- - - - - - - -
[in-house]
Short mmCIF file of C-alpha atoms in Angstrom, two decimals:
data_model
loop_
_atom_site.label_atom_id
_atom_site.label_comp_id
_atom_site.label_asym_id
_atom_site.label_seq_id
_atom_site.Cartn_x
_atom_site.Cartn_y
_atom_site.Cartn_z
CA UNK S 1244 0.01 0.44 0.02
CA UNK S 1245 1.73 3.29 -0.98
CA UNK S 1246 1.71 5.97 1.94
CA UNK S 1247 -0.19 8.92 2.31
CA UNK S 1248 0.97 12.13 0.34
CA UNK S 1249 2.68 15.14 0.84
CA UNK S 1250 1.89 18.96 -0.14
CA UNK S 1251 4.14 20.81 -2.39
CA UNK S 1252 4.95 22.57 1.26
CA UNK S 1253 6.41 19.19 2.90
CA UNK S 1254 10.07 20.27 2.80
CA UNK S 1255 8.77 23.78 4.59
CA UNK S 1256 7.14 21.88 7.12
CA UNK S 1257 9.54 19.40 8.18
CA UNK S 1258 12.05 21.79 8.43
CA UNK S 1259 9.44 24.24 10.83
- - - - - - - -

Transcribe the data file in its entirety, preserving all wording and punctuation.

[in-house]
Short mmCIF file of C-alpha atoms in Angstrom, two decimals:
data_model
loop_
_atom_site.label_atom_id
_atom_site.label_comp_id
_atom_site.label_asym_id
_atom_site.label_seq_id
_atom_site.Cartn_x
_atom_site.Cartn_y
_atom_site.Cartn_z
CA UNK S 1244 0.01 0.44 0.02
CA UNK S 1245 1.73 3.29 -0.98
CA UNK S 1246 1.71 5.97 1.94
CA UNK S 1247 -0.19 8.92 2.31
CA UNK S 1248 0.97 12.13 0.34
CA UNK S 1249 2.68 15.14 0.84
CA UNK S 1250 1.89 18.96 -0.14
CA UNK S 1251 4.14 20.81 -2.39
CA UNK S 1252 4.95 22.57 1.26
CA UNK S 1253 6.41 19.19 2.90
CA UNK S 1254 10.07 20.27 2.80
CA UNK S 1255 8.77 23.78 4.59
CA UNK S 1256 7.14 21.88 7.12
CA UNK S 1257 9.54 19.40 8.18
CA UNK S 1258 12.05 21.79 8.43
CA UNK S 1259 9.44 24.24 10.83